Any liberal democracy -- indeed, the very essence of liberalism -- is grounded in the opposite principle: that freedom of expression is the essence of our humanness. Between thought and expression is... everything. It is the potential space -- the transitional space -- where we spend most of our timelessness (assuming we are truly "alive" in the human sense).
One might say that between 〇 and (¶) lies not just a lifetime, but eternity, precisely. It is where we compose our lifetome.
Now, what is totalitarianism but a false absolute? If one's thinking is constrained by any absolute except the Absolute, then one is living under auto-totalitarian rule.
In fact, perhaps totalitarianism is "evoked" by the madness of relativism. Totalitarianism is a solution to a very real problem of modernity, that is, the sundering of a unified worldview into facts and values, quantities and qualities, vertical and horizontal. Totalitarianism "heals" that split -- or, more accurately, stitches the wound closed with barbed wire.
Since man was not made to exist in such an absurd and unintelligible world of absolute relativity -- and to the extent that he rejects the perennial wisdom that articulates the Absolute -- then he will be susceptible to the lure of the false absolute, i.e., the "totalitarian temptation."
This helps to explain the novel emergence of the political religions of the 20th century -- and why public enemy number one of any state religion is always real religion, whether one is talking about communism, Nazism, or the ACLU. If one has ever read a gimme letter from the ACLU, their immorality always comes clothed in a hysteric veneer of moral urgency and crisis -- the perpetual crisis of conservatives who don't want an intrusive state between thought and expression.
Reminds me of Himmler, who, in delivering his speeches to the elect, always did so in the heat of great "moral exhortation." With this kind of stark cosmic inversion, Taylor observes that "We are outside of the human realm..., as though standing before a negative transcendence" (emphasis mine).
This is the very definition of the demonic, in that "these acts were carried out in the name of a good, under the guise of a moral code." And this was a strict moral code. For example, one of the authors notes that German soldiers who routinely murdered Jews were punished if they were caught stealing cigarettes from the corpse.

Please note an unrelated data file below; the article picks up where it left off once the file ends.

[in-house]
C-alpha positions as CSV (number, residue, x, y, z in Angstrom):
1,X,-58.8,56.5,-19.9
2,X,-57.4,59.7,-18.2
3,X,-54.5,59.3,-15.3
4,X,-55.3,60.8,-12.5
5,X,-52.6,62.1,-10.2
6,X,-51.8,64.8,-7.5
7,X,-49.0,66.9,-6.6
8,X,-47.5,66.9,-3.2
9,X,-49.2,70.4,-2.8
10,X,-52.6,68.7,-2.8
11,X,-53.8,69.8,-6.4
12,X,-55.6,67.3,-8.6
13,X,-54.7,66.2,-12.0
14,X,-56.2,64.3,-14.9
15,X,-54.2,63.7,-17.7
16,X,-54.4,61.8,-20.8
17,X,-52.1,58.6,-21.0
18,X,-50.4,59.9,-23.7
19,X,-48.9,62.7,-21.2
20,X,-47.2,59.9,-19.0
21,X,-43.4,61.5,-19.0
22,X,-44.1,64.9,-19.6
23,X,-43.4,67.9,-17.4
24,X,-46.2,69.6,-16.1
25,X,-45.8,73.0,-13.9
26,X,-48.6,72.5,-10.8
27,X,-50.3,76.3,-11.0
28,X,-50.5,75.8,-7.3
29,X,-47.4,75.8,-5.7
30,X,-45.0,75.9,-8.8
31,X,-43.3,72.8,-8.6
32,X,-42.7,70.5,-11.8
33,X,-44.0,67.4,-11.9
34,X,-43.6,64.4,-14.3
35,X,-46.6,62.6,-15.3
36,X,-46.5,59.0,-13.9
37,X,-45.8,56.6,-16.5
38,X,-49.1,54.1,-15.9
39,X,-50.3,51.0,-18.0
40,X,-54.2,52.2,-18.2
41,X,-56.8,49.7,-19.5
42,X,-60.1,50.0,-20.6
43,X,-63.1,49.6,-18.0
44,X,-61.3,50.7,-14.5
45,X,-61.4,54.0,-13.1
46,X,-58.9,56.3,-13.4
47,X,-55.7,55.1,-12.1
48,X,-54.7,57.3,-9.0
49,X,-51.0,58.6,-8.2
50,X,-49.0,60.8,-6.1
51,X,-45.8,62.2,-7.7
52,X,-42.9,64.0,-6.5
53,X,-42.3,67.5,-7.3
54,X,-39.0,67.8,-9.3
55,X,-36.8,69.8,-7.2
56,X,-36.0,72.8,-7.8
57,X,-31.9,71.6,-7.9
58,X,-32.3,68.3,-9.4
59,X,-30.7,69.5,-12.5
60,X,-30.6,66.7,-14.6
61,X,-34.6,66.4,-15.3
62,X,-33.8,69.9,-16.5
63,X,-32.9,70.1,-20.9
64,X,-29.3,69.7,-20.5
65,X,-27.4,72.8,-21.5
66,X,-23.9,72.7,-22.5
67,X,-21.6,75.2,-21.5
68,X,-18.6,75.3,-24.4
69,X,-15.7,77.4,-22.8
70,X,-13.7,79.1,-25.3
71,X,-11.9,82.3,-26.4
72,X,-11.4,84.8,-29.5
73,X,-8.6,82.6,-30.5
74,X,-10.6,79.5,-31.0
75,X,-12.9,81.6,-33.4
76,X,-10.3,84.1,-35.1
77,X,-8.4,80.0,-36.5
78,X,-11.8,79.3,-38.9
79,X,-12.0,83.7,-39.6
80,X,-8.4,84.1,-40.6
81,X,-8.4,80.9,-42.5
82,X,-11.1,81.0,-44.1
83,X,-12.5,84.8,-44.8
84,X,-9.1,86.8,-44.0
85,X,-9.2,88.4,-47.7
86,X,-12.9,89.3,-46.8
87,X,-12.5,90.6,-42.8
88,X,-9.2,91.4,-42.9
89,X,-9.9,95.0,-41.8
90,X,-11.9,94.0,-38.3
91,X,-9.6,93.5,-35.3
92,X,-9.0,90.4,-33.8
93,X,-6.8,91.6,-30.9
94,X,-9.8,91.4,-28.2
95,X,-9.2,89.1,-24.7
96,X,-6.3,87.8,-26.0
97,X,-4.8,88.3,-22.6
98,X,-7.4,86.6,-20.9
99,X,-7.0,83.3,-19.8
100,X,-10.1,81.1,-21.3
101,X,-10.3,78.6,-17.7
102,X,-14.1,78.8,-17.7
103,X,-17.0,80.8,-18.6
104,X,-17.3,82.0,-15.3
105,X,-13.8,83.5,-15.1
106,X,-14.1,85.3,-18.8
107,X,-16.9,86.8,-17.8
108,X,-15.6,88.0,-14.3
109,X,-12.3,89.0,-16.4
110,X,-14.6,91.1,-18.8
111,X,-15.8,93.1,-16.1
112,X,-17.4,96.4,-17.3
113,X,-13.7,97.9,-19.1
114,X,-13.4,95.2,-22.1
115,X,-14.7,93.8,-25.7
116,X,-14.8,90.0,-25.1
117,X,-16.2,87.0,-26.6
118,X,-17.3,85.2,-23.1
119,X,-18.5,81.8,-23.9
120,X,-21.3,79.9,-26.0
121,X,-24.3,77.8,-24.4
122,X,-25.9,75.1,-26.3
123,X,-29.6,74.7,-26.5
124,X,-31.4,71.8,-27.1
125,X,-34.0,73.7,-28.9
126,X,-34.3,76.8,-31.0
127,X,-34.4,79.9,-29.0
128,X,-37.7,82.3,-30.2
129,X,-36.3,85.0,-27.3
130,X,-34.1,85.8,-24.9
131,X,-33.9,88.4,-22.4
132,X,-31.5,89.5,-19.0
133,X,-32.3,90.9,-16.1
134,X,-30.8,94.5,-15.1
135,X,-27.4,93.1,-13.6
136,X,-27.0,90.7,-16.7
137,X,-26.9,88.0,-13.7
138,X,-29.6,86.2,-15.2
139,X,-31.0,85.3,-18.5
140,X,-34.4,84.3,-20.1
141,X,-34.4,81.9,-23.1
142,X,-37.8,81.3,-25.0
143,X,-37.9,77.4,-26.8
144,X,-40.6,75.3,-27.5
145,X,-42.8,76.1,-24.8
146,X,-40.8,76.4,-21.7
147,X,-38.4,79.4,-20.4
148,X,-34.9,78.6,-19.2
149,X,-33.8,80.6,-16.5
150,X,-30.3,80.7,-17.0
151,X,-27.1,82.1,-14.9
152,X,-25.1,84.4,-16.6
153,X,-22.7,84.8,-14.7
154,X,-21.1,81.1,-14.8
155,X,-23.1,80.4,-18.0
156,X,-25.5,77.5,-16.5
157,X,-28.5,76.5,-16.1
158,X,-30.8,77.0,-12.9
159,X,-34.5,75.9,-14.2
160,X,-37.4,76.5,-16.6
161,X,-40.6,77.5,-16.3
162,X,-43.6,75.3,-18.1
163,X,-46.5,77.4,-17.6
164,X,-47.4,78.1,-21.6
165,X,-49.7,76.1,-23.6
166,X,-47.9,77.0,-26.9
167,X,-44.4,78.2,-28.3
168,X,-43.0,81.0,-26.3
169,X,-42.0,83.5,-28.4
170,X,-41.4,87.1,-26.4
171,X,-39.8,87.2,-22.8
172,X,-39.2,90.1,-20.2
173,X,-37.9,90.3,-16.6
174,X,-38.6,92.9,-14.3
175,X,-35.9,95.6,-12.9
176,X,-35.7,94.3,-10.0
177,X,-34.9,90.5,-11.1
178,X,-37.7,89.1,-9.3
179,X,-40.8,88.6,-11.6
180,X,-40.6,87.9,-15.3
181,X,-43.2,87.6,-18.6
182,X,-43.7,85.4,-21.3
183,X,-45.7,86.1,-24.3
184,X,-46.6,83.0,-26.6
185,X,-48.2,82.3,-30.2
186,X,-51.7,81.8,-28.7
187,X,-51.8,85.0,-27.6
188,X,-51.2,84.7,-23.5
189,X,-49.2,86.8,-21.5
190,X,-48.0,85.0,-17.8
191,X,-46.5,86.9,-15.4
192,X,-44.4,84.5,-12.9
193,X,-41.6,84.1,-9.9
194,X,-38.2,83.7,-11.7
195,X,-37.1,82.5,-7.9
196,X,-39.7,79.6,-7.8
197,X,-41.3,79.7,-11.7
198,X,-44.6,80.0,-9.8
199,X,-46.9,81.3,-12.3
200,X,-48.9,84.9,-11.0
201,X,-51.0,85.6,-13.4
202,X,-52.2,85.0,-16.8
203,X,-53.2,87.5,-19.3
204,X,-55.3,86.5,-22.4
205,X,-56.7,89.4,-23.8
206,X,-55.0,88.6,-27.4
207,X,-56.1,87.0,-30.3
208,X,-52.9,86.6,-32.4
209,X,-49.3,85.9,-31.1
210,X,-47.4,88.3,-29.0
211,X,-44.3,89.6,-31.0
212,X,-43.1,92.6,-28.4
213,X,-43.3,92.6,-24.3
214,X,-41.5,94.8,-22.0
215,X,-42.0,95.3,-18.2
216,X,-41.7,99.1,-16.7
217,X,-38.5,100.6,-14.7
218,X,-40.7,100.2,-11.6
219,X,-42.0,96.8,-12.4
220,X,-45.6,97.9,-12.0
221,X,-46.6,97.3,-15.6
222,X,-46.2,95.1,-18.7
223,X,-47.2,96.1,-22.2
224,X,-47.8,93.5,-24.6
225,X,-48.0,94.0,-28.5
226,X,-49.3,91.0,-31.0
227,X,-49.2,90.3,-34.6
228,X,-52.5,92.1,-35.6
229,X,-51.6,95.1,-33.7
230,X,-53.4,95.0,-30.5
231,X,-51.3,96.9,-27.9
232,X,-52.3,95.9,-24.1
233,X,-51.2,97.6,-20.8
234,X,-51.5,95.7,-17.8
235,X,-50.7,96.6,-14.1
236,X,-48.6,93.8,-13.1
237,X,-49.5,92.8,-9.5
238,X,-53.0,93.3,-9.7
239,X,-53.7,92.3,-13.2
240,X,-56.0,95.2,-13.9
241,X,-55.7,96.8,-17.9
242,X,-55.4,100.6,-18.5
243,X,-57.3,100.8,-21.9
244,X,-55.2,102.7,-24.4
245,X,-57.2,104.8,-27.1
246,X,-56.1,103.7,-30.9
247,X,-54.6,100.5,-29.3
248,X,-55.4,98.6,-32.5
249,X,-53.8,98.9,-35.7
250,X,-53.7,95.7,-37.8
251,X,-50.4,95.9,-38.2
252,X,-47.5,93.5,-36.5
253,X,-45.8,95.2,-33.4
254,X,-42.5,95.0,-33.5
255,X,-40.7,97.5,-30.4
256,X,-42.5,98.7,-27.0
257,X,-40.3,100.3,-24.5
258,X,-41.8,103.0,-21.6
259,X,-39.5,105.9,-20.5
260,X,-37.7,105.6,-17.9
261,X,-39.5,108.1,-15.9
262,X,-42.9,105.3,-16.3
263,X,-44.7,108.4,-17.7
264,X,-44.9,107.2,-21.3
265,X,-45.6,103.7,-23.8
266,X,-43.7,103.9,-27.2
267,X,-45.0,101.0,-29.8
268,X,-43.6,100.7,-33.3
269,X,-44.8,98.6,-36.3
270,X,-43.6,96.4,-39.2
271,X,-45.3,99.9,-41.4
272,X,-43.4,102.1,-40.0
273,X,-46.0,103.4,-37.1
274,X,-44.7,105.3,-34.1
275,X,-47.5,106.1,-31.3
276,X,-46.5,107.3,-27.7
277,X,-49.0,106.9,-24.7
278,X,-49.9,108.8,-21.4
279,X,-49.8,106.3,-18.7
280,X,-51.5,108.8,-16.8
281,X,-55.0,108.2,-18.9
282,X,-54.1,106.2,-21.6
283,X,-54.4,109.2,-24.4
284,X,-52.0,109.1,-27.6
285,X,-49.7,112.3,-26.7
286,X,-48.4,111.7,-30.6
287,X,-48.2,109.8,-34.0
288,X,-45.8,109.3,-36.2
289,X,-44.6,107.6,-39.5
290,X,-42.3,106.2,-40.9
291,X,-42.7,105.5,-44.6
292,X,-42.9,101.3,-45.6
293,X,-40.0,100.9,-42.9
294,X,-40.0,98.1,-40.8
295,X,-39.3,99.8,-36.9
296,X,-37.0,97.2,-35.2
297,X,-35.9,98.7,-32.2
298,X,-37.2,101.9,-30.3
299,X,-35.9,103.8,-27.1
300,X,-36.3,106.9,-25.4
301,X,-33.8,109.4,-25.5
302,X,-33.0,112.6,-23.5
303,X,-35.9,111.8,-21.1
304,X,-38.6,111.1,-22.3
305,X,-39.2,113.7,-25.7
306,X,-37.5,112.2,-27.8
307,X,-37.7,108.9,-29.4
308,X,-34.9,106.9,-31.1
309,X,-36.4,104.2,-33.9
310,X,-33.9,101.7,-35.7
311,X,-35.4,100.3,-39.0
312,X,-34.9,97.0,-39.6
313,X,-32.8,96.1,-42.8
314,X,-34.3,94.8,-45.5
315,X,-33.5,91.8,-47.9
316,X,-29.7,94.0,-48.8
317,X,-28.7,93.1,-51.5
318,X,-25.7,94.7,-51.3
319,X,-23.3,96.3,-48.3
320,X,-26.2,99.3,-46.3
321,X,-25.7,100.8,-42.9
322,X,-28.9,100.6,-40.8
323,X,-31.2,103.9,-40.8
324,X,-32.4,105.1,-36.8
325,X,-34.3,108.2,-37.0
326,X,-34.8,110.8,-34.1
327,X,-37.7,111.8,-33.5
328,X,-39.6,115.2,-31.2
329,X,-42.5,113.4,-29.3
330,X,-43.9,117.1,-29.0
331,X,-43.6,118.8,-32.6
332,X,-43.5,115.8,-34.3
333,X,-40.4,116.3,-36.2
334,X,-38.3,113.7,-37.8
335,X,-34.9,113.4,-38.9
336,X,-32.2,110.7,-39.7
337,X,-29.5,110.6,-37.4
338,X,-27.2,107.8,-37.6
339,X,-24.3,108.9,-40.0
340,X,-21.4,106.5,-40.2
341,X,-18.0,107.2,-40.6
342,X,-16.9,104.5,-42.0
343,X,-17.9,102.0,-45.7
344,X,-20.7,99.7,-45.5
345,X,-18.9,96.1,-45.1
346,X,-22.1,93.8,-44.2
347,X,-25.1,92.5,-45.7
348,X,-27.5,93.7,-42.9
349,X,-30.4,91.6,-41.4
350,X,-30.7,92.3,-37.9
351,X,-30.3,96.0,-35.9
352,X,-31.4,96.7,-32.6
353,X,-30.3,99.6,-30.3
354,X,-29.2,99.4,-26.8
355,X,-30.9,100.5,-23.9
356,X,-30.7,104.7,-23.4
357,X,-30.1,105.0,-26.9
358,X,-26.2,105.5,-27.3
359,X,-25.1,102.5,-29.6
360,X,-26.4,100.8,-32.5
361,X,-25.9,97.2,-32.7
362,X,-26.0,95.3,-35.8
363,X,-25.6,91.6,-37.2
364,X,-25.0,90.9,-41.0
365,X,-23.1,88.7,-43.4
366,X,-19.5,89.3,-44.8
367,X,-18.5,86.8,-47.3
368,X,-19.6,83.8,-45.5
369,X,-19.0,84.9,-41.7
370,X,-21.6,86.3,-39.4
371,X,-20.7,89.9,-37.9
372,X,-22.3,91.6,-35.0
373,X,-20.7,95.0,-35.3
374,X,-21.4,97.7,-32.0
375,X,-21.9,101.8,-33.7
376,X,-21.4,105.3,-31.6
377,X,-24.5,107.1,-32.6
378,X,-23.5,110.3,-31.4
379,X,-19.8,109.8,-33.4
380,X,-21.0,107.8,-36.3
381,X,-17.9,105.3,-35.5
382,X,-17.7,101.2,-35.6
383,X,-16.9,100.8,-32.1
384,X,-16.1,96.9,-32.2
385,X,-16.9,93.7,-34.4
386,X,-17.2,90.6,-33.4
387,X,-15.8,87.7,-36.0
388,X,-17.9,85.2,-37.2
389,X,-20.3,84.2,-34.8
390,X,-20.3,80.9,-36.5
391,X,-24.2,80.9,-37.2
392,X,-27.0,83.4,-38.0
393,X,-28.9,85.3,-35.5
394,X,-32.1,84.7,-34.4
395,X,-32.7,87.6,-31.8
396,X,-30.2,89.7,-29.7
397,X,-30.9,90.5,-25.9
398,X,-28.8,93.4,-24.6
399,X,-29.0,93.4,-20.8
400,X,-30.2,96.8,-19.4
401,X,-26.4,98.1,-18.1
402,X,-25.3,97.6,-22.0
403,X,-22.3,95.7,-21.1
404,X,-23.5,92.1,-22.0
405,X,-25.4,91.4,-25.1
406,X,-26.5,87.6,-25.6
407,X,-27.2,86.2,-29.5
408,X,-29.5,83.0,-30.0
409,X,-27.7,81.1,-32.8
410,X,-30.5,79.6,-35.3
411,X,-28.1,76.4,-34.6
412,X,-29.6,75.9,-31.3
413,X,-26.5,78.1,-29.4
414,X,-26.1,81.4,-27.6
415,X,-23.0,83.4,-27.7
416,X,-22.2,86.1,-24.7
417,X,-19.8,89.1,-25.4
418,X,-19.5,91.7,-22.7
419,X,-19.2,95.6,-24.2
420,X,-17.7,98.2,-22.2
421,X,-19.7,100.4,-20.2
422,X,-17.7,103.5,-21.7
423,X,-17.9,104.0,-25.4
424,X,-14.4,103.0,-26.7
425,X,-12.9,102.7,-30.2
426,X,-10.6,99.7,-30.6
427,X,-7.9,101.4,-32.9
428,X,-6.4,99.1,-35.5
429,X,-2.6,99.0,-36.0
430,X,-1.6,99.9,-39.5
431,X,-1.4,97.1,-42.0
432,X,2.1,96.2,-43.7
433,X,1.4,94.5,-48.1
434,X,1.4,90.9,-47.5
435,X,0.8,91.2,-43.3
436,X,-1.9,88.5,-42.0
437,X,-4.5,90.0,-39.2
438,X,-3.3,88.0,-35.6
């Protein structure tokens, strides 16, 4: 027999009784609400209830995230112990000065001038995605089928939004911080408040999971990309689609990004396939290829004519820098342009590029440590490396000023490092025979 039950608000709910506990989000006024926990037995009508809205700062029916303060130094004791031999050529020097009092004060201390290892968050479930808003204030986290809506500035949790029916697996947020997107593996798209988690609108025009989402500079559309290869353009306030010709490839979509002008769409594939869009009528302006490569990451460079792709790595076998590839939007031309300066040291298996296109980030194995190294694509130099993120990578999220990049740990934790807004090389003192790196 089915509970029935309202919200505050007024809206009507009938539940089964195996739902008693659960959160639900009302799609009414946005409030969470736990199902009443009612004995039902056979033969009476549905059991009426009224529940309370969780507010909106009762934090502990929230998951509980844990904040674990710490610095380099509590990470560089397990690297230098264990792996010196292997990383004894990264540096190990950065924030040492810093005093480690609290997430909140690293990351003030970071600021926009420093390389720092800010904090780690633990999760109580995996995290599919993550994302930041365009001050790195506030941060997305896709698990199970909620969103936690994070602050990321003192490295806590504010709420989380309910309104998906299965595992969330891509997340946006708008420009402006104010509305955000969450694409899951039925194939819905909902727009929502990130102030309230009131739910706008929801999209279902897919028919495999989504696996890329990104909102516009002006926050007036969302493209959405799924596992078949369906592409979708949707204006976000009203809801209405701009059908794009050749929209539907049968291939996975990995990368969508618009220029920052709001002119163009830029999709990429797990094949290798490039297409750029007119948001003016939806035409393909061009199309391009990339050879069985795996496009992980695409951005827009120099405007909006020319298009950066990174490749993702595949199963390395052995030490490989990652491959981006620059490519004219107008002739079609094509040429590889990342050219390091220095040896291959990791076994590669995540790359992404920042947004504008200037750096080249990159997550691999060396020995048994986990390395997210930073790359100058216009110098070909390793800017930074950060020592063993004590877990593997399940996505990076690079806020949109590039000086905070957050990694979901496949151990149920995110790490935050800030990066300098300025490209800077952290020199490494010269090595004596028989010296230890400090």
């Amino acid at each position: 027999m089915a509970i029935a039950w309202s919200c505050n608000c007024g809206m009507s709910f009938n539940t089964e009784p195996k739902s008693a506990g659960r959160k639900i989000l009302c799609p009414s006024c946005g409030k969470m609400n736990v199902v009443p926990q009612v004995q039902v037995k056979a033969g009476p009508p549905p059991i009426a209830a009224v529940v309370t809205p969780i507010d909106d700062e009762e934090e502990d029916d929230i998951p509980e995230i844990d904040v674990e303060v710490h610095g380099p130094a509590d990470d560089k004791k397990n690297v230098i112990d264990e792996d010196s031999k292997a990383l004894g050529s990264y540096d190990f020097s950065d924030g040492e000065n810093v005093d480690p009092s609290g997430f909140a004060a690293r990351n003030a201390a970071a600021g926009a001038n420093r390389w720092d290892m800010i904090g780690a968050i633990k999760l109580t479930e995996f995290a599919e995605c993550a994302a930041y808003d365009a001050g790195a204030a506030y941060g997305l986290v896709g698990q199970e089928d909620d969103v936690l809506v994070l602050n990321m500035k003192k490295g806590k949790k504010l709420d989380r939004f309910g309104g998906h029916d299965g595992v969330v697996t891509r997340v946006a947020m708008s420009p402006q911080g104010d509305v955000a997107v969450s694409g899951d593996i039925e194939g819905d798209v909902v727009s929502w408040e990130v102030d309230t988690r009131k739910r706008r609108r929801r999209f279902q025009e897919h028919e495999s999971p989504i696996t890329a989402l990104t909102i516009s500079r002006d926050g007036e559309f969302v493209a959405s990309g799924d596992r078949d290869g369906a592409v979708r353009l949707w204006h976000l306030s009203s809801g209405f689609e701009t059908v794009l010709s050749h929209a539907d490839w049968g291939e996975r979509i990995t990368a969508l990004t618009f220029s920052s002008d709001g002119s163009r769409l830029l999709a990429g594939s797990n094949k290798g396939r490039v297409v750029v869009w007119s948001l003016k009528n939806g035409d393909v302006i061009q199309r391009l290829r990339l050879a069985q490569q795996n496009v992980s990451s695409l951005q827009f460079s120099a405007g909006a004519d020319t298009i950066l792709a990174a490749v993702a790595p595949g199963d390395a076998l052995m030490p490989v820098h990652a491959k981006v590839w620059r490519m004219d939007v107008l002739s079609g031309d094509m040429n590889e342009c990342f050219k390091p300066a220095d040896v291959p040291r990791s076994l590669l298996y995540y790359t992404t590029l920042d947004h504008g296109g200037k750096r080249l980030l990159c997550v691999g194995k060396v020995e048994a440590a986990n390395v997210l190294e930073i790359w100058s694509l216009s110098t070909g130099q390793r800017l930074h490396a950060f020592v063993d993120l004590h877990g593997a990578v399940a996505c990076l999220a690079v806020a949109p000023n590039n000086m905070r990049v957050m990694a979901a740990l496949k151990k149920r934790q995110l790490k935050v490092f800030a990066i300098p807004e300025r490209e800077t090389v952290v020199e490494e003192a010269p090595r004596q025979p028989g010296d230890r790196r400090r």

(This brings to mind Taranto's column yesterday [last story], which stresses the importance of wearing a condom if you are going to have sex with an animal. This is precisely the kind of absurd morality that exists in a scientistic world of negative transcendence.)
As Himmler urged his men, "If we do not find this moral connection, which is the deepest and best connection because it is the most natural, we will never rise to the level necessary to defeat Christianity and to constitute this German Reich, which will be a blessing to the entire world.
"For thousands of years, it has been the duty of the blond race to rule the world and always to bring it happiness and civilization." Emphasis mine, because note the extreme irony of Germans depicting themselves as the chosen people who have the extreme burden of bringing happiness and civilization to the world.
And it was a burden for those poor Nazis. In another address, Himmler said that extermination of the Jews "for those who carry it out is the hardest and most difficult thing in the world." Nevertheless, "I think I can say that this was accomplished without our men or our officers suffering because of it in their hearts or in their souls. Even so, this was a real danger."
I think it is accurate to say that the underlying purpose of ideology is to render the wrong right and the lie truth. It magically allows the means to justify the ends, since the utopian goal is so beautiful.
While there is always a strong element of this in contemporary leftist statism and bureaucratic socialism, there is also the converse: the means justify the end.
What I mean by this is that leftists are not interested in the actual results of their policies. Rather, the policies are always self-justified by the good intentions behind them, for example, forcing banks to make loans to unqualified borrowers, which is at the epicenter of our current economic woes (that and the inevitable day of wreckening for European socialism, since you can toss out economic reality with a pitchforked tongue, but it always comes roaring back; and oddly enough, the burden is once again on the Germans).
To be continued...